From (etyl) raver, variant of resver, of uncertain origin.
An enthusiastic review (such as of a play).
An all-night dance party filled with electronic dance music (techno, trance, drum and bass etc.) and possibly drug use.
(uncountable) The genre of electronic dance music associated with rave parties.
* 2009 , Chrysalis Experiential Academy, Mind Harvesting (page 109)
- Maybe I wear baggies / And white socks with flip-flops / Maybe I don't like listening to rave / And I'm not on the social mountaintops
To wander in mind or intellect; to be delirious; to talk or act irrationally; to be wild, furious, or raging.
- Have I not cause to rave and beat my breast?
To speak or write wildly or incoherently.
* 1748 , David Hume, Enquiry concerning Human Understanding , Section 3. § 5.
- The mingled torrent of redcoats and tartans went raving down the valley to the gorge of Killiecrankie.
To talk with unreasonable enthusiasm or excessive passion or excitement; followed by about'', ''of'', or (formerly) ''on .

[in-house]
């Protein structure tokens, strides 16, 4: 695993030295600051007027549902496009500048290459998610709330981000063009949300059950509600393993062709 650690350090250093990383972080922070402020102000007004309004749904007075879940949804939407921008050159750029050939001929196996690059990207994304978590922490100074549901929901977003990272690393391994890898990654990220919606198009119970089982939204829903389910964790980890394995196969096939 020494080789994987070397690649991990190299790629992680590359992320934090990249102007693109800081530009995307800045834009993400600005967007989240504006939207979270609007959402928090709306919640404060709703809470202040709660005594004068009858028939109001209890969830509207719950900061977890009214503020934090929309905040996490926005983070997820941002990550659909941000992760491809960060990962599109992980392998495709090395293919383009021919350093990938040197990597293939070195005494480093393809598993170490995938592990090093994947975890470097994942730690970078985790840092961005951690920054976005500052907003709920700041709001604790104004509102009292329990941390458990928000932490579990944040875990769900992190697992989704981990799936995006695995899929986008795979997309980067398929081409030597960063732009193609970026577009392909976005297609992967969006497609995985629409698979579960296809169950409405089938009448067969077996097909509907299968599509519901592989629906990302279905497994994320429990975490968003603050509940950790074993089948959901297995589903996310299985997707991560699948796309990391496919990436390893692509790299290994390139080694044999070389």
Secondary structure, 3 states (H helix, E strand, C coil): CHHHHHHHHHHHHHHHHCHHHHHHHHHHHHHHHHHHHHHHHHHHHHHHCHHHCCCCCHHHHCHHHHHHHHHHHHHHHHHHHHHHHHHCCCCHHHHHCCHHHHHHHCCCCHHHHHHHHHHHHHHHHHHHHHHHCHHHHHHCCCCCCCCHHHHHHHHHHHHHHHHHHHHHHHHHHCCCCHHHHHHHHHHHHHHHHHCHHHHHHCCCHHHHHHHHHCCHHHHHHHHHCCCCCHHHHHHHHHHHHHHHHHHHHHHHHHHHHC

- A production without design would resemble more the ravings of a madman, than the sober efforts of genius and learning.
- He raved about her beauty.
(obsolete) To rush wildly or furiously.
- The hallowed scene / Which others rave on, though they know it not.
To attend a rave (dance party).
English dialect raves, or .
One of the upper side pieces of the frame of a wagon body or a sleigh.
An impassioned, disputatious public speech.
A tirade or rant, whether spoken or written.
- She gave her son a harangue about the dangers of playing in the street.
* 1895 , , Ch X:
- The priest took thirty minutes to deliver his harangue on timeliness, making the entire service run late.
- But he continued his harangue without waiting for a reply.
* (tirade or rant): admonition, condemnation, criticism, diatribe, polemic, rant, screed, tirade
To give a forceful and lengthy lecture or criticism to someone.
* 1814 , , Ch XV:
- The angry motorist leapt from his car to harangue the other driver.
- This picture of her consequence had some effect, for no one loved better to lead than Maria; and with far more good-humour she answered, "I am much obliged to you, Edmund; you mean very well, I am sure: but I still think you see things too strongly; and I really cannot undertake to harangue all the rest upon a subject of this kind. There would be the greatest indecorum, I think."
* admonish, berate, lecture